If we run this, we’ll get exactly the same 50-50 result we got before. However, what we’re really interested in is how the second qubit reacts to the first being measured.

We’ll add this statistic with a new version of the BellTest operation:

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operation BellTest (count : Int, initial: Result) : (Int,Int)
    {
        body
        {
            mutable numOnes = 0;
			<span style="color: #ff0000;"><strong>mutable agree=0;</strong></span>
			// Qubit[2] in below line - This will allow us to add a new gate (CNOT) before we measure (M) in BellTest:
            using (qubits = Qubit[2])
            {
                for (test in 1..count)
                {
                    Set (initial, qubits[0]);
					Set(Zero, qubits[1]);
 
					H(qubits[0]);
					<span style="color: #ff0000;"><strong>CNOT(qubits[0], qubits[1]);</strong></span>
                    let res = M (qubits[0]);
 
					<strong><span style="color: #ff0000;">if(M (qubits[1]) == res)
					{
						set agree=agree + 1;
					}</span></strong>
                    // Count the number of ones we saw:
                    if (res == One)
                    {
                        set numOnes = numOnes + 1;
                    }
                }
                Set(Zero, qubits[0]);
				//We also need to reset the second qubit before releasing it (this could also be done with a for loop). We'll add a line after qubit 0 is reset
				Set(Zero, qubits[1]);
            }
            // Return number of times we saw a |0> and number of times we saw a |1>
            return (count-numOnes, numOnes, <span style="color: #ff0000;"><strong>agree</strong></span>);
        }
    }

There is now a new return value (agree) that will keep track of every time the measurement from the first qubit matches the measurement of the second qubit. Of course, we also have to update the Driver.cs file accordingly:

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using (var sim = new QuantumSimulator())
            {
                // Try initial values
                Result[] initials = new Result[] { Result.Zero, Result.One };
                foreach (Result initial in initials)
                {
                    var res = BellTest.Run(sim, 1000, initial).Result;
                    var (numZeros, numOnes, agree) = res;
                    System.Console.WriteLine(
                        $"Init:{initial,-4} 0s={numZeros,-4} 1s={numOnes,-4} agree={agree,-4}");
                }
            }
            System.Console.WriteLine("Press any key to continue...");
            System.Console.ReadKey();

Our statistics for the first qubit haven’t changed (50-50 chance of a 0 or a 1), but now when we measure the second qubit, it is always the same as what we measured for the first qubit. Our CNOT has entangled the two qubits, so that whatever happens to one of them, happens to the other. If you reversed the measurements (did the second qubit before the first), the same thing would happen. The first measurement would be random and the second would be in lock step with whatever was discovered for the first.

I do hope this walkthrough will be enough for a kick start. I took help and guidance in steps from URL below.

https://docs.microsoft.com/en-gb/quantum/quantum-WriteAQuantumProgram?view=qsharp-preview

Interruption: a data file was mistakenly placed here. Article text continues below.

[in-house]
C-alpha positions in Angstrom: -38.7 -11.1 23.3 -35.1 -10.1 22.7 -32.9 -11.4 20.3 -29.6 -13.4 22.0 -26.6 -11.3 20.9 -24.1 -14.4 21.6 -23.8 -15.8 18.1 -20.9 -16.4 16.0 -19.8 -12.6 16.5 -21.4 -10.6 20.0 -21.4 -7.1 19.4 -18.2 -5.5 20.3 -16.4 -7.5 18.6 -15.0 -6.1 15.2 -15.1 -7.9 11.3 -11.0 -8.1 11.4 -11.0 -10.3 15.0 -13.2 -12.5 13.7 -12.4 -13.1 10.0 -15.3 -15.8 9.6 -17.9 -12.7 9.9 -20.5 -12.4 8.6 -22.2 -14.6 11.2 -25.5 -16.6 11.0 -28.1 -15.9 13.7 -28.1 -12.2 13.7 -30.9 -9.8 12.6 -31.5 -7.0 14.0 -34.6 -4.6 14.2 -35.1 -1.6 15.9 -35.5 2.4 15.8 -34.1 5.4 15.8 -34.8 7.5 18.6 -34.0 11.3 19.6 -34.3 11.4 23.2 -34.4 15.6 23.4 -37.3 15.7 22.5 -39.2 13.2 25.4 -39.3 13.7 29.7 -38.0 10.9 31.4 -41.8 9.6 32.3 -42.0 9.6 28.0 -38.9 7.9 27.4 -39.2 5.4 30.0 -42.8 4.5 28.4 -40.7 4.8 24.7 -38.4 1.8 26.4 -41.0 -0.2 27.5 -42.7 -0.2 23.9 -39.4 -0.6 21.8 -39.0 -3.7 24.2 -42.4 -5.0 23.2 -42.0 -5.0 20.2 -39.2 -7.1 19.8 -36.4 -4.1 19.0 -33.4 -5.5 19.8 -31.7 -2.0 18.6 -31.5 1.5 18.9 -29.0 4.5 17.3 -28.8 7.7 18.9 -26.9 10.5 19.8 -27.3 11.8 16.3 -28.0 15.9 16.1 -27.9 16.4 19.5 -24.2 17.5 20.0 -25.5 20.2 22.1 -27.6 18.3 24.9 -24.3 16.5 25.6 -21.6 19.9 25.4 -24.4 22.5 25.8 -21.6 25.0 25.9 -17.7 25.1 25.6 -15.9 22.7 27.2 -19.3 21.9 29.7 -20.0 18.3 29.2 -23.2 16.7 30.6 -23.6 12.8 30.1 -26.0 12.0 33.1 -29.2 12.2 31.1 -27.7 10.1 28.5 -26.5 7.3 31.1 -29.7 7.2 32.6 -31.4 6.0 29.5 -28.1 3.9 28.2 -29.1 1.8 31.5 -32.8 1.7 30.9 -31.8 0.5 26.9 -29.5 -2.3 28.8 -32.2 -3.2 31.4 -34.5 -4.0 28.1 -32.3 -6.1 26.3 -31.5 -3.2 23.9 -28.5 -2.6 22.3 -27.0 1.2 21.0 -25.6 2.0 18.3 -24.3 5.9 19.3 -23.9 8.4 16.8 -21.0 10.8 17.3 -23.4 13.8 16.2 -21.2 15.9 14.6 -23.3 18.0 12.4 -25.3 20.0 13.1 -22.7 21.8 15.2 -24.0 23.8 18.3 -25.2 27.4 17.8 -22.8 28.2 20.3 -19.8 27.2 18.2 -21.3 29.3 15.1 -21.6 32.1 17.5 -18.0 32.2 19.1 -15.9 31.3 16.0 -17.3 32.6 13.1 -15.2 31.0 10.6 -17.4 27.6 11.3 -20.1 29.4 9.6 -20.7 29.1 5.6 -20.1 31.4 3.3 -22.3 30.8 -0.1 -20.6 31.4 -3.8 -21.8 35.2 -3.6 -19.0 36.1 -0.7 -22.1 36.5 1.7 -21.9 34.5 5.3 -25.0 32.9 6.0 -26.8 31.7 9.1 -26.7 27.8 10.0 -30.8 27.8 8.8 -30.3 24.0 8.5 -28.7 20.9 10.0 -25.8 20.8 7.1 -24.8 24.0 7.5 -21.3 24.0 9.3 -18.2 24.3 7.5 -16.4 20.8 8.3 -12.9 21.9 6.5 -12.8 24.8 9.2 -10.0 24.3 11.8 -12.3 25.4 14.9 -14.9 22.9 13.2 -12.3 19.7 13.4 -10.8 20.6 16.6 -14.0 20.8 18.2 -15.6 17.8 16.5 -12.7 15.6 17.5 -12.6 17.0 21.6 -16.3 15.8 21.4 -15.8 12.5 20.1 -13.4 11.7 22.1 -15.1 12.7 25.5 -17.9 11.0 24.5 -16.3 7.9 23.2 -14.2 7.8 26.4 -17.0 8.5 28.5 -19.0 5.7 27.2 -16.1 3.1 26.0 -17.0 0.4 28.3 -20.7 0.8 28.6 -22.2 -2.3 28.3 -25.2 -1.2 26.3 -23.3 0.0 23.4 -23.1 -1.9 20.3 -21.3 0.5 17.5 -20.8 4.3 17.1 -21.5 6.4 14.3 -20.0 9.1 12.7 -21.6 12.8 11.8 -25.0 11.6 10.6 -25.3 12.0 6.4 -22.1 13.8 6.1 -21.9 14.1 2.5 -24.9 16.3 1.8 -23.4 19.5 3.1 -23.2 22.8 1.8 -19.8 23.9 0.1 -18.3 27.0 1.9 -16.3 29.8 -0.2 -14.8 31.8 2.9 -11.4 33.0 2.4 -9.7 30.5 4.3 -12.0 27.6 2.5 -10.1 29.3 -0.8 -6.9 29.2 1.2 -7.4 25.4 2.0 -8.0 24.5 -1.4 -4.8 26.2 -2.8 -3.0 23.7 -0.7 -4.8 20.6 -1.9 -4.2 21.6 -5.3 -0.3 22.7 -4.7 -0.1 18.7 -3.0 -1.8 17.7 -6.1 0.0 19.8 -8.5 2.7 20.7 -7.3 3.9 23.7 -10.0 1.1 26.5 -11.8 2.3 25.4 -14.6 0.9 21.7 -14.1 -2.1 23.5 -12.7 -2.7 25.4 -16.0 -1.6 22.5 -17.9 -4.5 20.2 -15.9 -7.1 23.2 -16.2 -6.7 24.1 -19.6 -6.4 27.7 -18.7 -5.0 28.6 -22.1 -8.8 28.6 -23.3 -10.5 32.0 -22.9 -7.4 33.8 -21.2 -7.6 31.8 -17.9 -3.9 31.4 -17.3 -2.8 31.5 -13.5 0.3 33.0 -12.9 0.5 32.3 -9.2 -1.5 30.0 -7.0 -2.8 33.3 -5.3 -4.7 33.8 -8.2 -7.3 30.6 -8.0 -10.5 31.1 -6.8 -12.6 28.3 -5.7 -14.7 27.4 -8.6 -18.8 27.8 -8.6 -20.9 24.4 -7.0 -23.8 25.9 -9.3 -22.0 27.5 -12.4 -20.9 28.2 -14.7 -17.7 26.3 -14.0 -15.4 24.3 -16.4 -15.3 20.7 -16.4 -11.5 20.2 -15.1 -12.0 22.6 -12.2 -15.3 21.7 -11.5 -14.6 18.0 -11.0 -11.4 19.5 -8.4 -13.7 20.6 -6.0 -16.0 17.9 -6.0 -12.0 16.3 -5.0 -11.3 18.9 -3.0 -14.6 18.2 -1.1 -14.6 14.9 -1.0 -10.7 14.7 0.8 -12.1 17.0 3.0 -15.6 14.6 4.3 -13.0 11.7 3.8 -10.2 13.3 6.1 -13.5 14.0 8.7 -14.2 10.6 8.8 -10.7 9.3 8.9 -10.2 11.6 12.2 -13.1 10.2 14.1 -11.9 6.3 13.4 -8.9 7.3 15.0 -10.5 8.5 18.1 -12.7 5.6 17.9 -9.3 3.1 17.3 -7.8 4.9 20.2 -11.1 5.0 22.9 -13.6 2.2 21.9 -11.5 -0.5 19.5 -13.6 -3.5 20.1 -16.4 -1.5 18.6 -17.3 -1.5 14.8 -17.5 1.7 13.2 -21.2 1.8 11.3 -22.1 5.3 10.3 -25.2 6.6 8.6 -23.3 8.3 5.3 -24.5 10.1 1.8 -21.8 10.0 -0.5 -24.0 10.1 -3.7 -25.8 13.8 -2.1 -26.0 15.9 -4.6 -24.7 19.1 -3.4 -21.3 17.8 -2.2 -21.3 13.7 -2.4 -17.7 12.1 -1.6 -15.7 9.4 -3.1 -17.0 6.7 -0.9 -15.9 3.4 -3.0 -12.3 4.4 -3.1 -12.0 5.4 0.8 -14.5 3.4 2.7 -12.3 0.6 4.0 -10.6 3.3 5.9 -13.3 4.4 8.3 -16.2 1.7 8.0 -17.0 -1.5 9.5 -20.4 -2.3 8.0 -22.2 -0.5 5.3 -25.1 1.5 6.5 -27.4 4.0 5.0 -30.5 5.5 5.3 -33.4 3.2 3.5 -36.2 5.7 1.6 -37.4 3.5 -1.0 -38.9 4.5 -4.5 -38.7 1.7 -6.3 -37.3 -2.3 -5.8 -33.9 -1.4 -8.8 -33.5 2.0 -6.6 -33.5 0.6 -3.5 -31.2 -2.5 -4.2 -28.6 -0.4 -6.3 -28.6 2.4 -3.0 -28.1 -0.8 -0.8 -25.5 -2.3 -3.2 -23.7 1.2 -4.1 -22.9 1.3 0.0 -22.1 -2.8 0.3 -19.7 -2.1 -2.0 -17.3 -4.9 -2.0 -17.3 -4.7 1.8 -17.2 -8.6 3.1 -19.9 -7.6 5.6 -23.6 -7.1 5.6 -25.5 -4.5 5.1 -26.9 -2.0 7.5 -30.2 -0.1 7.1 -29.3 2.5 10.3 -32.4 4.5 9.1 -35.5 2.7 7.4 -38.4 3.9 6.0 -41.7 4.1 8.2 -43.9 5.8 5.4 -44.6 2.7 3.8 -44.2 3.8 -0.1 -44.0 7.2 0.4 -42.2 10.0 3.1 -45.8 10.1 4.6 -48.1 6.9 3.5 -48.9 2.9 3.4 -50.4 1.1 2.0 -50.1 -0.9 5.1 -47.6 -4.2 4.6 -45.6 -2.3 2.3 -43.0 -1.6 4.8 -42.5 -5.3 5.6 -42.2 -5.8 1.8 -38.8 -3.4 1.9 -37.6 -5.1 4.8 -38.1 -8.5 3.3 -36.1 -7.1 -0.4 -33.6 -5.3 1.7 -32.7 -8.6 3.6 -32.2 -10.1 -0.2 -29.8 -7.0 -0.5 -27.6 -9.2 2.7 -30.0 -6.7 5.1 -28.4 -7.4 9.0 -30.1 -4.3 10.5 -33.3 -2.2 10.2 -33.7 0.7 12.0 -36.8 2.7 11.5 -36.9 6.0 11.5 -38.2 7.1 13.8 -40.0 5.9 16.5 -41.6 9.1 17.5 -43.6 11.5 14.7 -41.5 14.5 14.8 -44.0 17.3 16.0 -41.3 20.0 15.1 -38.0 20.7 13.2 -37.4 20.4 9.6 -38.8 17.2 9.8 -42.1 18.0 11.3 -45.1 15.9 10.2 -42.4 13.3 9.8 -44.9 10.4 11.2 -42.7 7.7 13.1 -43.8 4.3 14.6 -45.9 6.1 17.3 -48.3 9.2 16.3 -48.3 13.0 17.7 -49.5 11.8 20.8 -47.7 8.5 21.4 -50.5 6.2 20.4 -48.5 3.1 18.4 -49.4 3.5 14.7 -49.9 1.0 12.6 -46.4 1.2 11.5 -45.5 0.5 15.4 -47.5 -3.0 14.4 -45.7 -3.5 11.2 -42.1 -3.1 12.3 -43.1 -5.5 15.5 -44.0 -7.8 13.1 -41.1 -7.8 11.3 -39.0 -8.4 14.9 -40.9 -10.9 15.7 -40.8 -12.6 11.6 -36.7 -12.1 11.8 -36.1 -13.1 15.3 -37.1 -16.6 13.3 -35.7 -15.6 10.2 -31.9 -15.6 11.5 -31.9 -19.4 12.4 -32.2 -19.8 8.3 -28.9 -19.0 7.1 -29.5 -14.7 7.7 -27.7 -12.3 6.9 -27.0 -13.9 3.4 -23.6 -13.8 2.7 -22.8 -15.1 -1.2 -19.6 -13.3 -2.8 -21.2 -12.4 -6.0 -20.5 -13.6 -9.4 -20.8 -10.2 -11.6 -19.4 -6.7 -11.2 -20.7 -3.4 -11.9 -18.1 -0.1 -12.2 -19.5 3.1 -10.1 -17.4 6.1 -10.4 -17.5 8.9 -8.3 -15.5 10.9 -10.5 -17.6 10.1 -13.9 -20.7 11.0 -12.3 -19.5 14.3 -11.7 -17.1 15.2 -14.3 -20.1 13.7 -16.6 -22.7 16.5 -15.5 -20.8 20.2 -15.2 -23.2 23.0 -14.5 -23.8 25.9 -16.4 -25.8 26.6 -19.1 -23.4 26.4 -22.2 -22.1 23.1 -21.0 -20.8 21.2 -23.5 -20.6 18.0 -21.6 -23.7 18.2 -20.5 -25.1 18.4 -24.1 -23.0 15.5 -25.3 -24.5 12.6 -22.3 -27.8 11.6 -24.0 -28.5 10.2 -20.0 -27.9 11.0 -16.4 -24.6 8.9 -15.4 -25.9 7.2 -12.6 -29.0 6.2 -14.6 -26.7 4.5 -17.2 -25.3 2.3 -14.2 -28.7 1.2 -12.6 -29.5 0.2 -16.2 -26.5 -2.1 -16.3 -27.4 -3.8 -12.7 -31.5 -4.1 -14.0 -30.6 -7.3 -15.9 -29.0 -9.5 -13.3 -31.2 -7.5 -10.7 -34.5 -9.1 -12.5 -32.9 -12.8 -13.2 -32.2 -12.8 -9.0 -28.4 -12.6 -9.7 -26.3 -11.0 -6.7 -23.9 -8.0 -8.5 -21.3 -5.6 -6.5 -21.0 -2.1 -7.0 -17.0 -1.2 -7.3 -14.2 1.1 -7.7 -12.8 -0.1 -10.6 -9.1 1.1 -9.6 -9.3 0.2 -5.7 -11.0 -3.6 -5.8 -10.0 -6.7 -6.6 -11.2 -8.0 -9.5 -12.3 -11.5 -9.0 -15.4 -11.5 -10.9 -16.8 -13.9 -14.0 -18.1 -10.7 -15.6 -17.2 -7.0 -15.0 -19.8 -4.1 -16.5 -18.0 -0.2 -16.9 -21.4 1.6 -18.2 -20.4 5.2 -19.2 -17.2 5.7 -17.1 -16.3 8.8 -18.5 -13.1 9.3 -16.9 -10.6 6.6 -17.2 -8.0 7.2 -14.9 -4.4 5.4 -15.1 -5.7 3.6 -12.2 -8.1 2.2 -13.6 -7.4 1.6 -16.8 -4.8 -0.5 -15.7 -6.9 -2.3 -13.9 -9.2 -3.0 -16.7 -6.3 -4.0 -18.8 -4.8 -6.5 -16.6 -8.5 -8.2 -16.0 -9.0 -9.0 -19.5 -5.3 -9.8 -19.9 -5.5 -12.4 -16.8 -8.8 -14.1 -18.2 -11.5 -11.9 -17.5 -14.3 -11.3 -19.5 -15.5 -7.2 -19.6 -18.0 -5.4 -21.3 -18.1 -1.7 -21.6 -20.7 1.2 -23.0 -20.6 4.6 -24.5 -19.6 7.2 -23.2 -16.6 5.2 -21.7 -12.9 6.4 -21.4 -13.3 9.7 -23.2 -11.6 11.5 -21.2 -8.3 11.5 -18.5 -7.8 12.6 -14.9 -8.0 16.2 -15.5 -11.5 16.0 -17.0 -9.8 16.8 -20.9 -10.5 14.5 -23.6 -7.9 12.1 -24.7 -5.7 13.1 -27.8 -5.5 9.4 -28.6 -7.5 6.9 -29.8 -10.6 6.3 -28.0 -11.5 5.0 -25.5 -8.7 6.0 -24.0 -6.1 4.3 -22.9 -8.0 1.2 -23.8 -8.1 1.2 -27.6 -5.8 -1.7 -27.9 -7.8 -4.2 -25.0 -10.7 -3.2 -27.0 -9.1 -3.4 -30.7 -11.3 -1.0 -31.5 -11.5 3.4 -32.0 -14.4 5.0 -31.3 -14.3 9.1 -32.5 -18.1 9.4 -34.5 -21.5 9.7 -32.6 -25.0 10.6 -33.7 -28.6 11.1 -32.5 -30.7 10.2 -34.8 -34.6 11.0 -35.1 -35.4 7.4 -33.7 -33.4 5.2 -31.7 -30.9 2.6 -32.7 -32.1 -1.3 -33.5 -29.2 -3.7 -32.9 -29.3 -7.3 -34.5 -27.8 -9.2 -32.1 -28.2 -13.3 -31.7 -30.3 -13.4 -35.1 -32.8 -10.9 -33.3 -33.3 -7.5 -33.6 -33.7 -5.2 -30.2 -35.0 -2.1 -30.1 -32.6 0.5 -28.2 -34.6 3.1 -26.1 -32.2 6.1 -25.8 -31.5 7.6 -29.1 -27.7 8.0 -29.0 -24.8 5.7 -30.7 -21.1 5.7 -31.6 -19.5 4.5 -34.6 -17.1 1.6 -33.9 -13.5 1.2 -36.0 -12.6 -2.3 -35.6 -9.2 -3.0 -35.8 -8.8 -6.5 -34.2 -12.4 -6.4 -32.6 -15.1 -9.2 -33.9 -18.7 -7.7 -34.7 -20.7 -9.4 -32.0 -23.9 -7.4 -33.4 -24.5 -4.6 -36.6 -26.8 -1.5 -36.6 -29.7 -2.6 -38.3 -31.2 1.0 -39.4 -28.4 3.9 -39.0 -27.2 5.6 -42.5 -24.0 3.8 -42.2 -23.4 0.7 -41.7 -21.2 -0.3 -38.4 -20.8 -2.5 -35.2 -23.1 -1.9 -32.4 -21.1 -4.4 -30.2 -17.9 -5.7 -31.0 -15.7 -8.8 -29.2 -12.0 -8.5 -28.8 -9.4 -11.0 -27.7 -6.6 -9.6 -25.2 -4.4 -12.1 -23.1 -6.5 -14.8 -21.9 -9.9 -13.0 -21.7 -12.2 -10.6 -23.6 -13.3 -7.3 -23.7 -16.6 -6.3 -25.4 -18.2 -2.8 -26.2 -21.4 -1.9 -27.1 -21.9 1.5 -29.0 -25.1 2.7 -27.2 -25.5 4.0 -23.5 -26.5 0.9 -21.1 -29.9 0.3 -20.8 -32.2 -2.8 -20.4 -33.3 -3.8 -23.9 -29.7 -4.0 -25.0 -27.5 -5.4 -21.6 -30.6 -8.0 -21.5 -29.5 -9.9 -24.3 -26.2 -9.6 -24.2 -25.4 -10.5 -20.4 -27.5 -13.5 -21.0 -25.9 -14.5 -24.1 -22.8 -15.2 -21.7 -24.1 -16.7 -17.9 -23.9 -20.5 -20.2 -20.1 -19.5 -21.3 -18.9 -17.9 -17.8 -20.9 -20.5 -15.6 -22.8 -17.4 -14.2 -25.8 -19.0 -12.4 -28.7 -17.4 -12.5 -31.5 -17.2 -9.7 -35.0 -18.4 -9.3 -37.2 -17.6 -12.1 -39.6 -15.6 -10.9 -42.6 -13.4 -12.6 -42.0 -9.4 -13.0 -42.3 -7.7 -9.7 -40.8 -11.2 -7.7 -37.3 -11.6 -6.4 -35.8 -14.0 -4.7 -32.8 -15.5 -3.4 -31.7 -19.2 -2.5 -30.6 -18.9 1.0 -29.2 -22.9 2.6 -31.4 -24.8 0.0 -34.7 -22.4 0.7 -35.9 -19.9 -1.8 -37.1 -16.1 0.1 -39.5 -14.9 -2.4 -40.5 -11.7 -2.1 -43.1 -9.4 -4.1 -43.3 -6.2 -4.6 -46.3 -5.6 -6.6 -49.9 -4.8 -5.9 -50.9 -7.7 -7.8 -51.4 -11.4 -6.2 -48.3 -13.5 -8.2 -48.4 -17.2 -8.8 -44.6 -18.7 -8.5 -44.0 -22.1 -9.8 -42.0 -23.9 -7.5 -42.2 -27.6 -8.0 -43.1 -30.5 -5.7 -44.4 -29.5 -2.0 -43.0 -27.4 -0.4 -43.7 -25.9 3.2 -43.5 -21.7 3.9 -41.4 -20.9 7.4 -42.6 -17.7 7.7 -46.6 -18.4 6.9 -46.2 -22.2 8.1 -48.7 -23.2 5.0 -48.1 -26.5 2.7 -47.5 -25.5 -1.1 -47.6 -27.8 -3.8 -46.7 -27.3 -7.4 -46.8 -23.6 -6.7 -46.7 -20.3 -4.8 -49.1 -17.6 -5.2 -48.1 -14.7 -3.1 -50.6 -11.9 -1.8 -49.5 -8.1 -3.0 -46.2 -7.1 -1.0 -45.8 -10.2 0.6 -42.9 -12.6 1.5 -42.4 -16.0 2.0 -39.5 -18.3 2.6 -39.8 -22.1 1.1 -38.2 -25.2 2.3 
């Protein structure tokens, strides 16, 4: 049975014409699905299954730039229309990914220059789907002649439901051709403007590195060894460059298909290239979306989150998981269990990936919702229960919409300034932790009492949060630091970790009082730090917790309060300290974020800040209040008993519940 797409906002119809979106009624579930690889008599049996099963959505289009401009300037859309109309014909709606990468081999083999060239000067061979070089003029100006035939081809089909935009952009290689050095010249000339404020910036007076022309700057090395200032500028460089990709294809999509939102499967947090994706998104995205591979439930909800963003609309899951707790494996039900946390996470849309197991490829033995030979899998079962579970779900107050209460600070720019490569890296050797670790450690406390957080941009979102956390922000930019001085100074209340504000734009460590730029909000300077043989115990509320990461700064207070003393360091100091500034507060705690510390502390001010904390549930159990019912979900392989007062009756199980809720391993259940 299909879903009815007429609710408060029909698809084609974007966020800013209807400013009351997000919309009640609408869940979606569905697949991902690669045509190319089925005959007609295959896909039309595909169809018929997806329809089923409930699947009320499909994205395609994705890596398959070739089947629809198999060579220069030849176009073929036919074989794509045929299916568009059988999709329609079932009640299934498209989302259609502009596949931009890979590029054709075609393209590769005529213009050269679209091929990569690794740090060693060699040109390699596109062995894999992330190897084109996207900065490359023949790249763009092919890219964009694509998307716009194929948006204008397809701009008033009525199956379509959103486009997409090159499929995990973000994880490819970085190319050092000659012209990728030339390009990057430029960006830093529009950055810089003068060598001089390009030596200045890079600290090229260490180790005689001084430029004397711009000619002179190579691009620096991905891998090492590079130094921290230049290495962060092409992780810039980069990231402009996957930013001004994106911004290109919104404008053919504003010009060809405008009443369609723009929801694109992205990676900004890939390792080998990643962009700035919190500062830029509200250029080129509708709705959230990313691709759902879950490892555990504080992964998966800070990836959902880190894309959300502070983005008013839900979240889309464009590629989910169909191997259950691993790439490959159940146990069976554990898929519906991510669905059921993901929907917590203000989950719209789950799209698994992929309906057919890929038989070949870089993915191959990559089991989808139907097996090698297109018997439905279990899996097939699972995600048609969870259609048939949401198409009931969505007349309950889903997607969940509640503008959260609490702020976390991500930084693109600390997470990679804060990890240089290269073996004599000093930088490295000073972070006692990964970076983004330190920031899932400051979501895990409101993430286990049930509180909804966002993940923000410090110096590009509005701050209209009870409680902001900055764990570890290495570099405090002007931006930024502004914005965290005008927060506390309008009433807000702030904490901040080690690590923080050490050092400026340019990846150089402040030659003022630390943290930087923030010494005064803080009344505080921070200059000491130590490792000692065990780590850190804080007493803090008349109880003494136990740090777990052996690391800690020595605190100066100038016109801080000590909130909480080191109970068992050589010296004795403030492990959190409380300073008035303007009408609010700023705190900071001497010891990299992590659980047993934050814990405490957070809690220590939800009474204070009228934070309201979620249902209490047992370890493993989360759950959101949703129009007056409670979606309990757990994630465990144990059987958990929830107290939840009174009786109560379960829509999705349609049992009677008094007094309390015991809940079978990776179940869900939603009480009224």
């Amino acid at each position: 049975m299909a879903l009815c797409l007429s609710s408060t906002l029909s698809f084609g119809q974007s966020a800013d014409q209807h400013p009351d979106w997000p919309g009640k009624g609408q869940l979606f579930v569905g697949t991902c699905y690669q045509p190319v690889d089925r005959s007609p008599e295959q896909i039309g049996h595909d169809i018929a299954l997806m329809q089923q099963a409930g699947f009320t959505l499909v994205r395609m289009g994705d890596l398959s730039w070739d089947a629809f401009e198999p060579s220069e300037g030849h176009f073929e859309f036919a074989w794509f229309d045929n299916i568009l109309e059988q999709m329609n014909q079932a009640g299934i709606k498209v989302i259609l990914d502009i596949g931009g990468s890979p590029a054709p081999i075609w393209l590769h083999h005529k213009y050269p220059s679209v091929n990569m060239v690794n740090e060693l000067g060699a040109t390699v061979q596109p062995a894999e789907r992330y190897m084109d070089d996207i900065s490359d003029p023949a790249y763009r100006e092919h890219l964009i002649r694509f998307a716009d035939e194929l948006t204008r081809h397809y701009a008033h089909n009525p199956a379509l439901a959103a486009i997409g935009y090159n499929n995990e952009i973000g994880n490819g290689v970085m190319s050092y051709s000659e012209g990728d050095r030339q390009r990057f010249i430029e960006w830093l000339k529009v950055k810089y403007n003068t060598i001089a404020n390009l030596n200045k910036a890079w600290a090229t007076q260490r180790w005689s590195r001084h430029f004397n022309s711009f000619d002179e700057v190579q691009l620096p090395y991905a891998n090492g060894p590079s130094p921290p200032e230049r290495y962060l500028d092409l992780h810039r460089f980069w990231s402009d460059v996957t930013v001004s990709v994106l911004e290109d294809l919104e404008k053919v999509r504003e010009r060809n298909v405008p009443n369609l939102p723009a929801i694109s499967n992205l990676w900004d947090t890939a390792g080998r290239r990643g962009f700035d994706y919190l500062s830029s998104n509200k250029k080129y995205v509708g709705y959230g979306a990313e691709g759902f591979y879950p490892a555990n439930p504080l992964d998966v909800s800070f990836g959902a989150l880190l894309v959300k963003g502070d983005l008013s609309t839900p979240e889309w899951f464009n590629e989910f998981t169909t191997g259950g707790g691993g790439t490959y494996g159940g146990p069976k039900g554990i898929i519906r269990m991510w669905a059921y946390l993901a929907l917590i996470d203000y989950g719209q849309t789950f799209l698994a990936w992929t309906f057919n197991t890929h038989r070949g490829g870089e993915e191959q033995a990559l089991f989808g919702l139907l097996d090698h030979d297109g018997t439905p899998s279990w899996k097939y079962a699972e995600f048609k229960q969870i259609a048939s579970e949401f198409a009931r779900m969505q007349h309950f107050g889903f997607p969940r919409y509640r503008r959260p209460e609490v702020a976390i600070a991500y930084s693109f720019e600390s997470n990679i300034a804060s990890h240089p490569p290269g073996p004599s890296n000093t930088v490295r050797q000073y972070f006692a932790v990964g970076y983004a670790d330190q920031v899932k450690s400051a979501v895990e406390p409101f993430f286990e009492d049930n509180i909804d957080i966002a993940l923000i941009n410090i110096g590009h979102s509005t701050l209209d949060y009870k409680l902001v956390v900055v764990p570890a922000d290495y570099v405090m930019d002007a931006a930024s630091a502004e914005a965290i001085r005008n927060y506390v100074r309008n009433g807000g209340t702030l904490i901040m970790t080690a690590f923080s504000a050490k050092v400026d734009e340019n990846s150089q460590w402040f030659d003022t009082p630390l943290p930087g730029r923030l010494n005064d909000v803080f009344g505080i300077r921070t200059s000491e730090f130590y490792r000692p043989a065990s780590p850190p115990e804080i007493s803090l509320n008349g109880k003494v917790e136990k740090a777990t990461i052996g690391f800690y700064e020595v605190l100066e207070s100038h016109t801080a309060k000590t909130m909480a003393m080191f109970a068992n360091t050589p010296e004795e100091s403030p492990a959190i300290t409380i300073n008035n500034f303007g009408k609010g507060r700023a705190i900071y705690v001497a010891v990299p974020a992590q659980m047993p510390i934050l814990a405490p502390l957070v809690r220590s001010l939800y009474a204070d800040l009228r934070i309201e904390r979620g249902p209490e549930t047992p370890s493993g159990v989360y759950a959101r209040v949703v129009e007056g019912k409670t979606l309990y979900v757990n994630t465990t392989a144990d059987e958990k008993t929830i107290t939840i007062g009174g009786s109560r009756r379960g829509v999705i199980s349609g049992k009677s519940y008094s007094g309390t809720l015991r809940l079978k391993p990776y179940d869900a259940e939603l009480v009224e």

Installing and Validating the Q# Development Environment

Prerequisites

  • Microsoft’s quantum simulator, installed with the Quantum Development Kit, utilizes Advance Vector Extensions (AVX), and requires an AVX-enabled CPU. Intel processors shipped in Q1 2011 (Sandy Bridge) or later support AVX. We are evaluating support for earlier CPUs and may announce details at a later time.
  • The simulator included with the Quantum Development Kit requires a 64-bit installation of Microsoft Windows to run.
  • Visual Studio 2017

If you do not have Visual Studio installed, you can download Visual Studio 2017 Community Edition for free.

  1. Go to the Visual Studio download page.
  2. Click on the Visual Studio Community Free download button.
  3. Navigate to your browser’s download folder and double click on the executable file whose name begins with vs_community. The file name will contain a sequence of numbers that varies.
  4. Important!  When you are presented with the option to select the tools for specific workloads, check the boxes for Universal Windows Platform development and .NET desktop development
  5. After selecting your workloads, click Install to complete the installation.

Creating the Q# Development Environment

  1. Install the Microsoft Quantum Development Kit
    1. Browse to the Microsoft Quantum page and click the Download now button in the upper left.
    2. On the Visual Studio Marketplace Quantum Development Kit page, click Download.
    3. Your browser will ask you whether you wish to Open or Save the download, click Open.
    4. Your security software may present a confirmation pane. Click Allow, or the comparable term used by your browser.
    5. The Quantum Development Kit extension will be installed in Visual Studio 2017.

Validating Your Environment

In this section you will clone the quantum samples & libraries, and run a sample application to verify that your Q# environment is correctly installed and configured.

  1. Clone the Microsoft Quantum Developer Kit Samples and Libraries GitHub repository.
    1. Open Visual Studio.
    2. Open the Connect view in Team Explorer (Team > Manage Connections)
    3. Select Clone under Local Git Repositories and enter https://github.com/Microsoft/Quantum.git